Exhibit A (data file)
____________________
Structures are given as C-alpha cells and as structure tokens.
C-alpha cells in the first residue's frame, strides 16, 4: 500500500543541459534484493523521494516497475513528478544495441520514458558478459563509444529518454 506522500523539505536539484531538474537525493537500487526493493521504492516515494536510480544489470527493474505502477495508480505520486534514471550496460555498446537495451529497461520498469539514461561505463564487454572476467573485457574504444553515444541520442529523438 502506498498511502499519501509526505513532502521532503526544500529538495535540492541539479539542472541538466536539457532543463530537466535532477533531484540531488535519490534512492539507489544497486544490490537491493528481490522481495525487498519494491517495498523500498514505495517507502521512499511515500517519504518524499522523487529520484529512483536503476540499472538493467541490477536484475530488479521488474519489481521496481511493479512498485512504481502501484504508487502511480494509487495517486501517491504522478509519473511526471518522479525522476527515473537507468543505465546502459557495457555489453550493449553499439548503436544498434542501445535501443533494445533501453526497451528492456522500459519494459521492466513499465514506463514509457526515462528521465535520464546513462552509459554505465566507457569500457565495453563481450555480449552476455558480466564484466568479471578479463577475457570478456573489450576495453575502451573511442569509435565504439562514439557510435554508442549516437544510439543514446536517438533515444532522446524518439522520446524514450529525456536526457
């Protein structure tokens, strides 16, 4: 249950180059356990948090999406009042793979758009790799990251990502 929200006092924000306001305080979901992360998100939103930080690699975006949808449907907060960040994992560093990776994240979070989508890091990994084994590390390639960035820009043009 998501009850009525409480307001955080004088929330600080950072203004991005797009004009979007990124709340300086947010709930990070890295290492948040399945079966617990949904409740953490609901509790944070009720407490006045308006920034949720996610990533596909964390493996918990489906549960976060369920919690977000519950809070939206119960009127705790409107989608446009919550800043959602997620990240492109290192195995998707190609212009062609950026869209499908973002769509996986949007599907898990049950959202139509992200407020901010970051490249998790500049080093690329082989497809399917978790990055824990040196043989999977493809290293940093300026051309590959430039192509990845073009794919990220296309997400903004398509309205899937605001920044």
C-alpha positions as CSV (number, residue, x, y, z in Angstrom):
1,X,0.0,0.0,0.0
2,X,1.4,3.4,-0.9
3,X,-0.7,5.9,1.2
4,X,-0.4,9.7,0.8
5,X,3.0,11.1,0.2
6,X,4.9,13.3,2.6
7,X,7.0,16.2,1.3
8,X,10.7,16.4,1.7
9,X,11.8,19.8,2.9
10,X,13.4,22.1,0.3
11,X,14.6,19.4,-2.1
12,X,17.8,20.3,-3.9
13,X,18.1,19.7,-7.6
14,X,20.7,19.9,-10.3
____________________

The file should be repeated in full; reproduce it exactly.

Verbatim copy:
Structures are given as C-alpha cells and as structure tokens.
C-alpha cells in the first residue's frame, strides 16, 4: 500500500543541459534484493523521494516497475513528478544495441520514458558478459563509444529518454 506522500523539505536539484531538474537525493537500487526493493521504492516515494536510480544489470527493474505502477495508480505520486534514471550496460555498446537495451529497461520498469539514461561505463564487454572476467573485457574504444553515444541520442529523438 502506498498511502499519501509526505513532502521532503526544500529538495535540492541539479539542472541538466536539457532543463530537466535532477533531484540531488535519490534512492539507489544497486544490490537491493528481490522481495525487498519494491517495498523500498514505495517507502521512499511515500517519504518524499522523487529520484529512483536503476540499472538493467541490477536484475530488479521488474519489481521496481511493479512498485512504481502501484504508487502511480494509487495517486501517491504522478509519473511526471518522479525522476527515473537507468543505465546502459557495457555489453550493449553499439548503436544498434542501445535501443533494445533501453526497451528492456522500459519494459521492466513499465514506463514509457526515462528521465535520464546513462552509459554505465566507457569500457565495453563481450555480449552476455558480466564484466568479471578479463577475457570478456573489450576495453575502451573511442569509435565504439562514439557510435554508442549516437544510439543514446536517438533515444532522446524518439522520446524514450529525456536526457
């Protein structure tokens, strides 16, 4: 249950180059356990948090999406009042793979758009790799990251990502 929200006092924000306001305080979901992360998100939103930080690699975006949808449907907060960040994992560093990776994240979070989508890091990994084994590390390639960035820009043009 998501009850009525409480307001955080004088929330600080950072203004991005797009004009979007990124709340300086947010709930990070890295290492948040399945079966617990949904409740953490609901509790944070009720407490006045308006920034949720996610990533596909964390493996918990489906549960976060369920919690977000519950809070939206119960009127705790409107989608446009919550800043959602997620990240492109290192195995998707190609212009062609950026869209499908973002769509996986949007599907898990049950959202139509992200407020901010970051490249998790500049080093690329082989497809399917978790990055824990040196043989999977493809290293940093300026051309590959430039192509990845073009794919990220296309997400903004398509309205899937605001920044």
C-alpha positions as CSV (number, residue, x, y, z in Angstrom):
1,X,0.0,0.0,0.0
2,X,1.4,3.4,-0.9
3,X,-0.7,5.9,1.2
4,X,-0.4,9.7,0.8
5,X,3.0,11.1,0.2
6,X,4.9,13.3,2.6
7,X,7.0,16.2,1.3
8,X,10.7,16.4,1.7
9,X,11.8,19.8,2.9
10,X,13.4,22.1,0.3
11,X,14.6,19.4,-2.1
12,X,17.8,20.3,-3.9
13,X,18.1,19.7,-7.6
14,X,20.7,19.9,-10.3